How to fix the banking crisis
Never let a (banking) crisis go to waste. That's the message this week from a trio of superstar financial economists — Anat Admati, Martin Hellwig and Richard Portes — surveying the number of insolvent banks in America.
Why it matters: Historically, bank regulators haven't worried very much about solvency. But maybe now's a good time for them to start doing so.
The big picture: So long as bank assets mature at par, and are held to maturity, regulators aren't generally concerned if they fall in value in the interim.
- Banks exist to take interest rate risk and to lend through the ups and downs of the business cycle.
What they're saying: The authors write that the current crisis, where banks are sitting on some $2 trillion in unrealized losses, "looks like a replay of the Savings and Loans (S&L) crisis of the 1980s."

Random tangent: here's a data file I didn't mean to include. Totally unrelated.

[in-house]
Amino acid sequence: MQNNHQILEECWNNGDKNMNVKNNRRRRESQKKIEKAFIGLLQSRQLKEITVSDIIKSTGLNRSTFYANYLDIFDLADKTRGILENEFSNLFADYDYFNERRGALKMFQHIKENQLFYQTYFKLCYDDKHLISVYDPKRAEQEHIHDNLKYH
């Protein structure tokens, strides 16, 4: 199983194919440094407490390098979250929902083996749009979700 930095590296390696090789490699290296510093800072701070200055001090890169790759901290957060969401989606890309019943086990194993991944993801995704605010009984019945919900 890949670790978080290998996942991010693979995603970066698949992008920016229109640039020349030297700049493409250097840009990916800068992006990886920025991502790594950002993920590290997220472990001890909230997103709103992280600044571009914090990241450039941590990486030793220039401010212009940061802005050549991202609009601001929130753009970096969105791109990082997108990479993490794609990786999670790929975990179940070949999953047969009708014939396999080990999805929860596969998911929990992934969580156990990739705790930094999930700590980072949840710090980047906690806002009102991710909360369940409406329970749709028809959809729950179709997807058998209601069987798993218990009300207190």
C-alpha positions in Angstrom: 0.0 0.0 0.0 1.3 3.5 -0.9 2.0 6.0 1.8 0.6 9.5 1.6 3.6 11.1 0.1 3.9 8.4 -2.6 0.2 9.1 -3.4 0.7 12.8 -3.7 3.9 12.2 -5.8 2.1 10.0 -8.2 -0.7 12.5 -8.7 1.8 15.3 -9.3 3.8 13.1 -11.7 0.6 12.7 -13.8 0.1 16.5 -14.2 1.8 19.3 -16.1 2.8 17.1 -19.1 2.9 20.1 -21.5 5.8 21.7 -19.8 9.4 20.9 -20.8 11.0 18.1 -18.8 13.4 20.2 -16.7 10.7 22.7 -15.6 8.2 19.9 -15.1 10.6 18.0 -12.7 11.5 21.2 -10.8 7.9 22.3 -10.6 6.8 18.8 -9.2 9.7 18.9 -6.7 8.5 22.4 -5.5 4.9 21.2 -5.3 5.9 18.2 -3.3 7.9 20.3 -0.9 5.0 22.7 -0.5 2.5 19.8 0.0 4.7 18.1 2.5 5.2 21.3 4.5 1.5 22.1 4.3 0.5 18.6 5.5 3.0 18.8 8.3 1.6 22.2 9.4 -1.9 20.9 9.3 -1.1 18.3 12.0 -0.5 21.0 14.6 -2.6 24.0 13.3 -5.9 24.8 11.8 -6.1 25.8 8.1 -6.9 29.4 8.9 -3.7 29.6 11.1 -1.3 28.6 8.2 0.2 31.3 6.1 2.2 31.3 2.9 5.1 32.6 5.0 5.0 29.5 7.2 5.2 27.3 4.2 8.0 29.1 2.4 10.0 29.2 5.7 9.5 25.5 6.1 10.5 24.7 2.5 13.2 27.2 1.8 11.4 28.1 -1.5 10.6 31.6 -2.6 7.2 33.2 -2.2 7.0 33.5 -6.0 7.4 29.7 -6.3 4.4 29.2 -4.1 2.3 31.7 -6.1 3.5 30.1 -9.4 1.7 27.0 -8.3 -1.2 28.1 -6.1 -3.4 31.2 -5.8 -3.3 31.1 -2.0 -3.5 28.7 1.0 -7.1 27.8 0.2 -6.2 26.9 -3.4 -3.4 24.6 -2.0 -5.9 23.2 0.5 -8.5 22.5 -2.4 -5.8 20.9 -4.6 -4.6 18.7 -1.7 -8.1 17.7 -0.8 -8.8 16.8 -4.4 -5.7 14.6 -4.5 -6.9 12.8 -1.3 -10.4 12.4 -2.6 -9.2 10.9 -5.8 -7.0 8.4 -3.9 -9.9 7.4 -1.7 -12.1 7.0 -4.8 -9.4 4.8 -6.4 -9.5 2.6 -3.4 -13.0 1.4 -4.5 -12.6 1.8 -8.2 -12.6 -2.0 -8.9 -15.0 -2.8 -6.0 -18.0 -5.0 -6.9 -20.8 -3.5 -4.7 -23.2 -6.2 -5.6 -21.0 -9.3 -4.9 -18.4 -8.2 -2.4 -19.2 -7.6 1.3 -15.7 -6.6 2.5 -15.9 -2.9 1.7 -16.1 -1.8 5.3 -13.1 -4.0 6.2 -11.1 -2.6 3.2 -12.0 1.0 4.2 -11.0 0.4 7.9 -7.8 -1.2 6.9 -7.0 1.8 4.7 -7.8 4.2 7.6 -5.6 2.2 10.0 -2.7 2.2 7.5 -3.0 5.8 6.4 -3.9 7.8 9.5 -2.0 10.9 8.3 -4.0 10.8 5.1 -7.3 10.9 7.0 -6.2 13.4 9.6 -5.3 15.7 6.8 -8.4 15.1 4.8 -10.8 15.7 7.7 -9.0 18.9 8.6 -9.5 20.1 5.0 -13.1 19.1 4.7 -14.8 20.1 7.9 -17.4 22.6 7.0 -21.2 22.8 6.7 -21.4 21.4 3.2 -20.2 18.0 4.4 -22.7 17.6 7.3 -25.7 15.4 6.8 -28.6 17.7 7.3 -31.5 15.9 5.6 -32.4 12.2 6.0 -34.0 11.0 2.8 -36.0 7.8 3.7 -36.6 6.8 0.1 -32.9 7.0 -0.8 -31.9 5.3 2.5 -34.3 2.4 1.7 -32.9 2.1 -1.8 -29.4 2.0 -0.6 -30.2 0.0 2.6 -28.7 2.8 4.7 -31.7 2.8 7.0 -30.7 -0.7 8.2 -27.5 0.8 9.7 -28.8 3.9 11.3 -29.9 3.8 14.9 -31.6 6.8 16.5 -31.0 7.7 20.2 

- "Ignoring insolvencies while also insuring deposits can lead to disastrous outcomes," they say.
The bottom line: The authors have a few suggestions for how to help solve the problem, including:
- Banks should be barred from paying dividends or buying back their stock, if they're insolvent on a mark-to-market basis.
- Regulators should encourage mergers of medium-sized banks in such a way that their balance sheets are strengthened.
- Banks should be forced to hold capital equivalent to 20% of their assets, making insolvency much less likely.